#31 - Ben Cox
|Date of Birth: 09/20/1981||Position: P||Height: 6'2"||Weight: 210||Bats: L||Throws: R|
Acquired: Traded from the Nationals for Deivi Cruz in 2005
Originally Drafted by the Expos in the 19th Round (564 Overall) of the 2004 Draft
|Savannah - Low A||4||4||3.00||42||0||6||63.0||55||24||21||6||33||51||.234||0.67|
|San Jose - High A||0||0||4.91||2||0||0||3.2||3||3||2||1||1||6||.214||1.50|
The Giants like power arms, and have shown a propensity to find them in unlikely places and make the most out of them, which is why the result of the Deivi Cruz trade is slightly more interesting than ‘ho-hum.’ Ben Cox was who the Giants got, and he mostly raised a couple of eyebrows and was dismissed by most observers, but the Giants could make something out of him.
Cox was a 19th round selection by the then-Expos in the 2004 draft, coming out of Lamar University with an unspectacular record and more walks than strikeouts. In the NYPL, he showed some potential, appearing in 22 games, and picking up 3 saves with a 2-0 record while keeping a 2.97 ERA and 20 BB vs. 37 SO in 33.1 innings. It was still too many walks, but it was lower. He dropped his walk rate and hit rate even lower in 2005, keeping the ERA at 3.00 in the SAL with the Nationals system before getting hit in two appearances at San Jose after the trade.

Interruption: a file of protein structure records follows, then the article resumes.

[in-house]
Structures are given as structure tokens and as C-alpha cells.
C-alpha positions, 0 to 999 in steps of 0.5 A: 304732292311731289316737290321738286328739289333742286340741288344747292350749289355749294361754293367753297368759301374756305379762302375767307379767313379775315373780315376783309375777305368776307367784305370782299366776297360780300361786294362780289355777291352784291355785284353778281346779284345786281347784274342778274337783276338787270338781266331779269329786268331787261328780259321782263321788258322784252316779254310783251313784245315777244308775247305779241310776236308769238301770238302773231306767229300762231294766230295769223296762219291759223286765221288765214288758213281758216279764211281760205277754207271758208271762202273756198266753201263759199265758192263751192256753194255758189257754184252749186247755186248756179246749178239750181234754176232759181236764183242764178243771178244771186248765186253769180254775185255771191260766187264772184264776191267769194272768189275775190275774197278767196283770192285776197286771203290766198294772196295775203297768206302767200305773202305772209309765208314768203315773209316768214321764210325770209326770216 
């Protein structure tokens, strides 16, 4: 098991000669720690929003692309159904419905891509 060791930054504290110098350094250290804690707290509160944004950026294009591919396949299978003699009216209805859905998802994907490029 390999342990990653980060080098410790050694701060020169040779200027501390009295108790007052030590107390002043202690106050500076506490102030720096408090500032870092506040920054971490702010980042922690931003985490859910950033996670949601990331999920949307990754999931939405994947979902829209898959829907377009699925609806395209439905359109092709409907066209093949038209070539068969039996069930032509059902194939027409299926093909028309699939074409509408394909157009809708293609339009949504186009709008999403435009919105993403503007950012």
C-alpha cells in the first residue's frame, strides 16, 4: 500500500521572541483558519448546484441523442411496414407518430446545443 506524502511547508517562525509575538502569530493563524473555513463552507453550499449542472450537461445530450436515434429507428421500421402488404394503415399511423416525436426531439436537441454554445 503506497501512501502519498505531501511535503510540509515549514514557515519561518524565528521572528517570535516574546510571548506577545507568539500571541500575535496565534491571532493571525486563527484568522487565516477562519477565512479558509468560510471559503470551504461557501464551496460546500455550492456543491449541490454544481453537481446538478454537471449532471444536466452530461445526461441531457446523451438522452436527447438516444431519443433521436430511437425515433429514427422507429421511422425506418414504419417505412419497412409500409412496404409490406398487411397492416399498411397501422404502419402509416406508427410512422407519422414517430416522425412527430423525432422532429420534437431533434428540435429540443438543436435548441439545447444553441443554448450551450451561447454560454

Essentially, what the Giants got is a guy with a live arm who doesn’t get hit hard, but who does have the propensity of hurting himself with walks. Cox has two good pitches, when he has control of them: a mid-to-high 90’s fastball and a slow slider in the low 80’s. There’s plenty to work with there.
The walks haven’t hurt Cox so far like one might think they would, since he’s been able to maintain a low ERA for most of his short pro career. That could always change. More concerning is the home runs, as he gave up 7 in 66.2 IP overall in 2005. These come mostly because he can start trying to groove pitches down the middle when his control wavers.
Cox could go either way in San Jose next year. A propensity for home runs is usually exploitable in the heavy hitting California League, but on the other hand, his power arm might play well and he is hard to hit when he’s not grooving fastballs. Assuming Trevor Wilson remains the pitching coach in San Jose, Cox is the sort of kid he might be able to work wonders with, teaching not just how to throw, but how to pitch. Cox’s control is the only thing holding him back. If he gets a hold of his stuff, his power arm could shoot through the system like Accardo, and he’d profile well as a power setup man.
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